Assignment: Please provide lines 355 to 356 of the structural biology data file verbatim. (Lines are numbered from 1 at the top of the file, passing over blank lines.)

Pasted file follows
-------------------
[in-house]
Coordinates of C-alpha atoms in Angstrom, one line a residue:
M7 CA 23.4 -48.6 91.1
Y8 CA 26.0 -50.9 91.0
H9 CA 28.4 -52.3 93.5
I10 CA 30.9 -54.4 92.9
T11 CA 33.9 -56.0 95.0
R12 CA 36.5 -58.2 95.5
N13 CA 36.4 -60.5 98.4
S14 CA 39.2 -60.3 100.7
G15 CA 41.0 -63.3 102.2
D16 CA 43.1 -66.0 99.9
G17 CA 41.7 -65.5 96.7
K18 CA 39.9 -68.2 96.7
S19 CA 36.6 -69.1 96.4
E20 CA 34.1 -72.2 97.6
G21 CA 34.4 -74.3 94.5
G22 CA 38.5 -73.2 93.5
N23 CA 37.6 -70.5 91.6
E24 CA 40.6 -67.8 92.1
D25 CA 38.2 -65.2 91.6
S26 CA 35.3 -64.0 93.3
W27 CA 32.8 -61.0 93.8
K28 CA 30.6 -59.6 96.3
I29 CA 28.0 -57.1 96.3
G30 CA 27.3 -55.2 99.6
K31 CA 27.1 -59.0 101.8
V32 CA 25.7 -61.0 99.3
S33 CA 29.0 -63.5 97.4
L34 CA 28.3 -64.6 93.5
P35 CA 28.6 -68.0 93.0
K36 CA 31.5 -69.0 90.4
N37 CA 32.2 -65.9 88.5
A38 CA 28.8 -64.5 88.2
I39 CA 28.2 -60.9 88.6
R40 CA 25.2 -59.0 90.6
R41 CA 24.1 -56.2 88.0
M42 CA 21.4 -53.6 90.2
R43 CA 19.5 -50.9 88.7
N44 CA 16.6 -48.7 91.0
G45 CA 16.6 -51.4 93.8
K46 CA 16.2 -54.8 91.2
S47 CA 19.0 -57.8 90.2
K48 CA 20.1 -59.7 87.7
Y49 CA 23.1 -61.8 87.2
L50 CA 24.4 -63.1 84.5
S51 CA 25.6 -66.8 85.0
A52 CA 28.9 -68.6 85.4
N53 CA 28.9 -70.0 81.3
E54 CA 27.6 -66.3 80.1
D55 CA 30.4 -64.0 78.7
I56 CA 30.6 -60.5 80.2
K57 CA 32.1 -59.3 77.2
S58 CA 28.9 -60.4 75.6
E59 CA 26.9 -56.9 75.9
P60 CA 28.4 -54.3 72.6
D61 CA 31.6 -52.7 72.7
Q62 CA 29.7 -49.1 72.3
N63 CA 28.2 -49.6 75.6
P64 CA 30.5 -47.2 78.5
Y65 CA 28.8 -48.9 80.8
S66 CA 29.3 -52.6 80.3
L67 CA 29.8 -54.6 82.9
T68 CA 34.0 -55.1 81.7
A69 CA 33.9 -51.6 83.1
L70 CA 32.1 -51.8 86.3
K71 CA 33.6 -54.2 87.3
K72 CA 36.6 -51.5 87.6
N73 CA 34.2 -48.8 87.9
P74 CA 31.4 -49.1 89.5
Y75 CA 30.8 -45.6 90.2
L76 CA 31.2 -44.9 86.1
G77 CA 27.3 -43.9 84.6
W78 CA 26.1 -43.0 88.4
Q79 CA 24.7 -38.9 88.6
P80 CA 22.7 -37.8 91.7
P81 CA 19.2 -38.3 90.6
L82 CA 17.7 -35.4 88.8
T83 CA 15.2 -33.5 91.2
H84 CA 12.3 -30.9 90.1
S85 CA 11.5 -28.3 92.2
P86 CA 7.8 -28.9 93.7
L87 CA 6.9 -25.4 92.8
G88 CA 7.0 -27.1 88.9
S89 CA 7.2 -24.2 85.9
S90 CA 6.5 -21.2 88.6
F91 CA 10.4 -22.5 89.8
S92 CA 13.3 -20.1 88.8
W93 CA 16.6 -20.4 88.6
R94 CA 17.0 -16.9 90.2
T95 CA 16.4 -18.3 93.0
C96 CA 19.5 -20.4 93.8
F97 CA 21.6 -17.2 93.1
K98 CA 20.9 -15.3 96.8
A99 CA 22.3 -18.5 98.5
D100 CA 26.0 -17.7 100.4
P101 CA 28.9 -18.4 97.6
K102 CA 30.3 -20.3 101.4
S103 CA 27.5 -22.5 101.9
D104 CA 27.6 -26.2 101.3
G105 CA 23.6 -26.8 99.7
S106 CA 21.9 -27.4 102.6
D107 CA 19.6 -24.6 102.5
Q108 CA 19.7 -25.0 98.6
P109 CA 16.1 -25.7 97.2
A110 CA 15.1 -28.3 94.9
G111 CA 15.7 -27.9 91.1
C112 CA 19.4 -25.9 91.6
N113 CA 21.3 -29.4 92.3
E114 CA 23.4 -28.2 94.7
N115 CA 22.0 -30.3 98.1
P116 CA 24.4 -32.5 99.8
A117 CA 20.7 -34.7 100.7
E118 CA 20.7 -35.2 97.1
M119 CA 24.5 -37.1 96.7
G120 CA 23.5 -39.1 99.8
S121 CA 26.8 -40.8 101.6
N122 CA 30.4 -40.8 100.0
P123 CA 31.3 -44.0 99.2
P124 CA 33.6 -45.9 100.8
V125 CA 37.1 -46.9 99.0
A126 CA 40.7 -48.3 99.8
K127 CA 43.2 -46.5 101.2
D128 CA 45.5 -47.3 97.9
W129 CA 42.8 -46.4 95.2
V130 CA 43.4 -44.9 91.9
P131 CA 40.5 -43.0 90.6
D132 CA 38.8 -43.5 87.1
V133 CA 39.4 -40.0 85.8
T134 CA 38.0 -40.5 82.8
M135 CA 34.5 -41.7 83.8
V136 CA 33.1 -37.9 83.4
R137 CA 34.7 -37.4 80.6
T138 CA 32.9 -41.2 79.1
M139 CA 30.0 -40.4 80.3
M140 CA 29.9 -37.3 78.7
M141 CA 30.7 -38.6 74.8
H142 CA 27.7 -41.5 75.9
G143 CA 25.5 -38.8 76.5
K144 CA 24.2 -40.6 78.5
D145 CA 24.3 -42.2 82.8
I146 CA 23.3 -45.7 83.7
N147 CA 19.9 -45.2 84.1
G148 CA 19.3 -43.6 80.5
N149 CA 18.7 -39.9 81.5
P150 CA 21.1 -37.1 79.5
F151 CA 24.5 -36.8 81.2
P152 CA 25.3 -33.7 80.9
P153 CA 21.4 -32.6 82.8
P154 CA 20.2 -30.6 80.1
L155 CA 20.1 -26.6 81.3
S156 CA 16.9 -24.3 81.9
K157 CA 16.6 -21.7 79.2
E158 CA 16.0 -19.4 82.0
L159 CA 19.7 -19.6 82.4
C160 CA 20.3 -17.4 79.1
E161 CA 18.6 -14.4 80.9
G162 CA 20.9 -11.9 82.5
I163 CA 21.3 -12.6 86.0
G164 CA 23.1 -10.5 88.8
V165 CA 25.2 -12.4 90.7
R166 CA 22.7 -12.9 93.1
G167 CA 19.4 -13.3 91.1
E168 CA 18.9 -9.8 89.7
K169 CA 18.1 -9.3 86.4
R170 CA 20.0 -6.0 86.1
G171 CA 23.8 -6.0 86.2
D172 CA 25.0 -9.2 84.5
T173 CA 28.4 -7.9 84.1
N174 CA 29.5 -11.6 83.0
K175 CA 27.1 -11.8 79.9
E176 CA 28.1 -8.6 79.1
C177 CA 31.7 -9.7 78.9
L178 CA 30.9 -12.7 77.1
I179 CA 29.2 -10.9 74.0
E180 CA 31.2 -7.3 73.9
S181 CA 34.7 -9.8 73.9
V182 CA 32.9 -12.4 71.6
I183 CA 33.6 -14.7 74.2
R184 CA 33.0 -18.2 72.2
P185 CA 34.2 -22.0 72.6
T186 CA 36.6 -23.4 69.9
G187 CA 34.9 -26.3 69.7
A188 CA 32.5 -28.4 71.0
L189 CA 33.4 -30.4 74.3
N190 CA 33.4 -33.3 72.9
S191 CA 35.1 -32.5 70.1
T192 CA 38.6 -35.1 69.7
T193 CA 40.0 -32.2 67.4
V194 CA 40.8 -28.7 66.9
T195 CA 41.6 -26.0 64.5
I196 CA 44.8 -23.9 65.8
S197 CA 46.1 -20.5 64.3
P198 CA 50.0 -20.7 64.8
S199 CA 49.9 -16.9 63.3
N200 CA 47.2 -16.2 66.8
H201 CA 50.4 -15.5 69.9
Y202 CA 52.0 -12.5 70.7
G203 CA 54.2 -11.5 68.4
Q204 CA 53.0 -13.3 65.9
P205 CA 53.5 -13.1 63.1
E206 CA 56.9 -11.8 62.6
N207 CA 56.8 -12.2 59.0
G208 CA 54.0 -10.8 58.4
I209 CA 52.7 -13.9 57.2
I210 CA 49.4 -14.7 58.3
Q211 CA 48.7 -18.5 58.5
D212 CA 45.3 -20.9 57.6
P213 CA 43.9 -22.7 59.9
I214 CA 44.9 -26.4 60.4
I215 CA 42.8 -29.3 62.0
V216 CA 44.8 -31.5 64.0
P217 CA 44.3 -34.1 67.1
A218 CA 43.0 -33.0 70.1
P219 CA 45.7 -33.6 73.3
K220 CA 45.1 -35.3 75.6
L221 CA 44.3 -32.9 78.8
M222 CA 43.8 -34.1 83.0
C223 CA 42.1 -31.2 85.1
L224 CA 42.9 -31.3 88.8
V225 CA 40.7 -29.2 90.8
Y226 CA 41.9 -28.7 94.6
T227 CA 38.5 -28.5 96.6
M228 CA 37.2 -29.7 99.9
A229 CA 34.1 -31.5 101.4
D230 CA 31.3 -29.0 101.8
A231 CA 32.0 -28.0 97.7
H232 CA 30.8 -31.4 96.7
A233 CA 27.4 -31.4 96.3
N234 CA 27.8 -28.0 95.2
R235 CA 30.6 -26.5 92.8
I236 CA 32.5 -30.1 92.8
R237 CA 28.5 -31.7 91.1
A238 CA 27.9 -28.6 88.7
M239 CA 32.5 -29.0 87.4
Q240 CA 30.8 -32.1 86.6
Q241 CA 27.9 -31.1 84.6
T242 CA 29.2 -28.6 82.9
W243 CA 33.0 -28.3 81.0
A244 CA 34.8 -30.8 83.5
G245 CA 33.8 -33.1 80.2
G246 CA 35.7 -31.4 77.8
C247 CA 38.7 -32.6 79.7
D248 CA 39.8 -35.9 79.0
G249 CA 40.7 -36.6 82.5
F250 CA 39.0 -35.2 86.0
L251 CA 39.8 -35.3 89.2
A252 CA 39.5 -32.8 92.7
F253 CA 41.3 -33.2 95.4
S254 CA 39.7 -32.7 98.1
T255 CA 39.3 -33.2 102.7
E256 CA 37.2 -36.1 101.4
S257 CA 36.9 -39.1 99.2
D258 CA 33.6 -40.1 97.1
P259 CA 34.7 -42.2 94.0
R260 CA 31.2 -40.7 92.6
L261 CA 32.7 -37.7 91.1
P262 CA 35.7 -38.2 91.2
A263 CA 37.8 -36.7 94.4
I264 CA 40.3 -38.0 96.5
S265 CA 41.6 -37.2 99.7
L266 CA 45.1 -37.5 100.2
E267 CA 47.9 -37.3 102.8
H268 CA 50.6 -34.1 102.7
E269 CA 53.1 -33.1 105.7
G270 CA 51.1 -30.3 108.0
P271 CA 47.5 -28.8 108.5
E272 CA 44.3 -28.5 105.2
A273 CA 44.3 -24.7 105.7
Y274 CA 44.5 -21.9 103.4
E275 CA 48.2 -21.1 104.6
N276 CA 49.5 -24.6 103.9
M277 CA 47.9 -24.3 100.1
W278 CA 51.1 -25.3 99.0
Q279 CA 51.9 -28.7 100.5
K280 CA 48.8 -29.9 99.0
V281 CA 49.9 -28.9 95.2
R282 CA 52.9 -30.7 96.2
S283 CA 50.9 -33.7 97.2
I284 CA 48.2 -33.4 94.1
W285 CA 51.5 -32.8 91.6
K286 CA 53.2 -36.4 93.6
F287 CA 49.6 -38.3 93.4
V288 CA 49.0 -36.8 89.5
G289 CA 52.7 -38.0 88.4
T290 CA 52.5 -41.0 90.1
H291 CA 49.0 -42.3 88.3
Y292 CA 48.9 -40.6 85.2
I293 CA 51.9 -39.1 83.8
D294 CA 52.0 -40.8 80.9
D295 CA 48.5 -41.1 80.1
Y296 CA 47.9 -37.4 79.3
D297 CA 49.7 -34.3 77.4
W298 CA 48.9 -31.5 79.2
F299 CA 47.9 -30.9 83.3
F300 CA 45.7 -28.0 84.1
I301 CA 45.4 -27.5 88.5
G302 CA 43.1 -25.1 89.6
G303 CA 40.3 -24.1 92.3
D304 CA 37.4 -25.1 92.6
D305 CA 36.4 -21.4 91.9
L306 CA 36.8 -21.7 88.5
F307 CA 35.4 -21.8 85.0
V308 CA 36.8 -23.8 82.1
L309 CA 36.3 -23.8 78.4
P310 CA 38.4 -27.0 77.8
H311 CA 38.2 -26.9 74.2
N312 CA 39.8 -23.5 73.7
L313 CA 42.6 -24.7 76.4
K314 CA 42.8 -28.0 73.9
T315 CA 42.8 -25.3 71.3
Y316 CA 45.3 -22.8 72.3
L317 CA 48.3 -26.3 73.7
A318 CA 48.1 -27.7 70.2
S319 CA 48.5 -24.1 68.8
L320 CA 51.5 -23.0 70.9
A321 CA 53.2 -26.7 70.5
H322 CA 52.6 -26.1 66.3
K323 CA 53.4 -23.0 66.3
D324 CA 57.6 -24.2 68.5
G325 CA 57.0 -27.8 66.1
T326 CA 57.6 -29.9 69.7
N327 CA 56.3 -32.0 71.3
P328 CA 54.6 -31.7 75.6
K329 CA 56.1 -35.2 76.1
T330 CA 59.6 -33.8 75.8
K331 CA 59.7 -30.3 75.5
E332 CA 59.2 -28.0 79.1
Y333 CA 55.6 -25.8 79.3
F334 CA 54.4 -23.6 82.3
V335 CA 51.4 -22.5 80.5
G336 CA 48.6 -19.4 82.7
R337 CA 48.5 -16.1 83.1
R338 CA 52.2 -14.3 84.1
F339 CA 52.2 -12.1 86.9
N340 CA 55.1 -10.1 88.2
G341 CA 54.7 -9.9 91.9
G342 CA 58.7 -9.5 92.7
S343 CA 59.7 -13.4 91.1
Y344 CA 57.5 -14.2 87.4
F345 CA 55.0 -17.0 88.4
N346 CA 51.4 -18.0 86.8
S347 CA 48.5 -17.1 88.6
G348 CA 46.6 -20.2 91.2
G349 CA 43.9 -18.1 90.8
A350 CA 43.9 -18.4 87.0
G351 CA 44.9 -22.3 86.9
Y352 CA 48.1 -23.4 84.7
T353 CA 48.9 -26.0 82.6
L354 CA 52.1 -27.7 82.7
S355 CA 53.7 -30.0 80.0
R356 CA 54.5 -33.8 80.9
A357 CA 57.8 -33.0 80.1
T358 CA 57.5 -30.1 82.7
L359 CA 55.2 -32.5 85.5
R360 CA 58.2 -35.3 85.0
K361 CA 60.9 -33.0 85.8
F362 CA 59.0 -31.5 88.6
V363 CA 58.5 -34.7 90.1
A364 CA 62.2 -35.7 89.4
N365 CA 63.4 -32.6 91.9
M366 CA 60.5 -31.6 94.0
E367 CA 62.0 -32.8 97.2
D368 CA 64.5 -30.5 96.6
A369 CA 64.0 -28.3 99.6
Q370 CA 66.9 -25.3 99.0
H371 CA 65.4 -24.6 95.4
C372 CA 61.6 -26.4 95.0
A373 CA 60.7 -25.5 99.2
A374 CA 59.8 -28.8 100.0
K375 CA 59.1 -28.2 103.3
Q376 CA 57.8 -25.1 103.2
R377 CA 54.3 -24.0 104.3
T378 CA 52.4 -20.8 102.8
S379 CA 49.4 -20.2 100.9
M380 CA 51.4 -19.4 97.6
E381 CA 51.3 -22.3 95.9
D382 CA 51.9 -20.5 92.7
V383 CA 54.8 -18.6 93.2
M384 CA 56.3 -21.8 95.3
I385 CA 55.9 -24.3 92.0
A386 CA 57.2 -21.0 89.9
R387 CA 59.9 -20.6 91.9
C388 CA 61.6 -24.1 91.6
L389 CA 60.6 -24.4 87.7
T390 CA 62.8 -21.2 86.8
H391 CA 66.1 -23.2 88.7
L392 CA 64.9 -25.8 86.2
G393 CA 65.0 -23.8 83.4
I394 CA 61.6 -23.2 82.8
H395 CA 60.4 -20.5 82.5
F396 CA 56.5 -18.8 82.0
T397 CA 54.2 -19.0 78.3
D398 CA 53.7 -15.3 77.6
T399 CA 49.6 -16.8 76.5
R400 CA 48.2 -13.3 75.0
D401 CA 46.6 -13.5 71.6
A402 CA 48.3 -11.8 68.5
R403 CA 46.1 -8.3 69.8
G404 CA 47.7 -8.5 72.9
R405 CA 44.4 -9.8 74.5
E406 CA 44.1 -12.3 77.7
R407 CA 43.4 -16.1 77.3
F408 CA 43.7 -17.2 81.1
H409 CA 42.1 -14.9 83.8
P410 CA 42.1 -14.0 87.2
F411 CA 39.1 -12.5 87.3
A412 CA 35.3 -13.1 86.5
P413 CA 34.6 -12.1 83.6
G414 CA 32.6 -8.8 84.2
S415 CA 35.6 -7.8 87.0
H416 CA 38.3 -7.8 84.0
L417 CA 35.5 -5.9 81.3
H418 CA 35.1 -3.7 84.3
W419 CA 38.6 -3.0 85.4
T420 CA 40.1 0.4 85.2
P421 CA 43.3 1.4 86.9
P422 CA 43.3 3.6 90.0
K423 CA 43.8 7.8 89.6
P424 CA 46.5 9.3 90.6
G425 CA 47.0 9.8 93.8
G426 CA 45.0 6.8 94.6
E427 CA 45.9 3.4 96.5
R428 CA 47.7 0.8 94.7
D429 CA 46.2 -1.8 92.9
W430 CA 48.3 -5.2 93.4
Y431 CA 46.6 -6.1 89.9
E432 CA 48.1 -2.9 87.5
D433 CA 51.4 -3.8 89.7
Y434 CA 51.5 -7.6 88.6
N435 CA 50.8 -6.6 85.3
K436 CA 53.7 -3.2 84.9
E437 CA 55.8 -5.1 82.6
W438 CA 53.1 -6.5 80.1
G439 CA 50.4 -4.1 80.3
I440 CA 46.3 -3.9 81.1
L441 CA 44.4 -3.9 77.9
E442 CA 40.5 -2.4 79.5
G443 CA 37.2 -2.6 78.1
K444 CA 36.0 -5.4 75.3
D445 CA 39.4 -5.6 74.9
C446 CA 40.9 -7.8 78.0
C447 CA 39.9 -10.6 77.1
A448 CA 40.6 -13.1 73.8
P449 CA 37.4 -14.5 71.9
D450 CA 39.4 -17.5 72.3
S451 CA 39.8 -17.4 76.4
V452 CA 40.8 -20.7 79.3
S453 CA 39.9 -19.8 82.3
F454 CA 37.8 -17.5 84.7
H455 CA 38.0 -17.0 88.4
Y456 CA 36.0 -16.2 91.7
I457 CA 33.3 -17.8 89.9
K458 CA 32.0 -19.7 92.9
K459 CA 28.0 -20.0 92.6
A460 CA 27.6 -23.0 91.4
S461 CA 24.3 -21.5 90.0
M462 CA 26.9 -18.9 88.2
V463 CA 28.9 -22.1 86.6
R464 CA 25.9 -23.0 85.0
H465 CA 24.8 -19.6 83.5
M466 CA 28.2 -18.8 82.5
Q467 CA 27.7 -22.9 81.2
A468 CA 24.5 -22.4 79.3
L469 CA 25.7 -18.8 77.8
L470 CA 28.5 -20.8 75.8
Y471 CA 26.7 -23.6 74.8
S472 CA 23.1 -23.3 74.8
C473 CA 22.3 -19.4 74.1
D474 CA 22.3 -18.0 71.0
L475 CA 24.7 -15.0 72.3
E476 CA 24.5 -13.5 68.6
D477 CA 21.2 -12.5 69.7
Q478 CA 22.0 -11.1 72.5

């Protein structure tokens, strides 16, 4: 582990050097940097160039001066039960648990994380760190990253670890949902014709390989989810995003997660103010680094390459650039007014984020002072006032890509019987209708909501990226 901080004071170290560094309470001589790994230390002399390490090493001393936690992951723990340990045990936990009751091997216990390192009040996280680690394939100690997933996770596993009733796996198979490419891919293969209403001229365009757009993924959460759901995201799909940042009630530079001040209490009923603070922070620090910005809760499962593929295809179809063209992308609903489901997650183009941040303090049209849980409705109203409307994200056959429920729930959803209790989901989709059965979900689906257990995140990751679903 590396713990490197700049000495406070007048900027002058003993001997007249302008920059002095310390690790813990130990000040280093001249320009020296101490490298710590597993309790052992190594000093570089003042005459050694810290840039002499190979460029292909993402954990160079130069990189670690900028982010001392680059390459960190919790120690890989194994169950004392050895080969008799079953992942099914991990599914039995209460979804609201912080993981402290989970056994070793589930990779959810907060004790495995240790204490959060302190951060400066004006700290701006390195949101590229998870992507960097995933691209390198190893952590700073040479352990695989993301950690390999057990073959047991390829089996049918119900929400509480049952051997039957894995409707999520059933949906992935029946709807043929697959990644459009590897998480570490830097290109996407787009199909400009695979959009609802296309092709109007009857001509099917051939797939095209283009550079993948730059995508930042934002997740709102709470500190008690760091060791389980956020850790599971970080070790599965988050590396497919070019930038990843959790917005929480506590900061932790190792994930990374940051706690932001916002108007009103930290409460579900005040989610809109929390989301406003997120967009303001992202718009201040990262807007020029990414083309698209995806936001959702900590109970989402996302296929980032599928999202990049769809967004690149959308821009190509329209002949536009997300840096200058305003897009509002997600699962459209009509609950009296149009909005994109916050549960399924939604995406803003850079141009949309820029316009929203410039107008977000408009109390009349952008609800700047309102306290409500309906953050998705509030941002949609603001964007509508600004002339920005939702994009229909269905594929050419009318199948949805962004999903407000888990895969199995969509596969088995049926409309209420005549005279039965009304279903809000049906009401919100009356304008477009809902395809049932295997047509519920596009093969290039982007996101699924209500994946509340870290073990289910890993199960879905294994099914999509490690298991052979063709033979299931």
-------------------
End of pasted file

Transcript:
L359 CA 55.2 -32.5 85.5
R360 CA 58.2 -35.3 85.0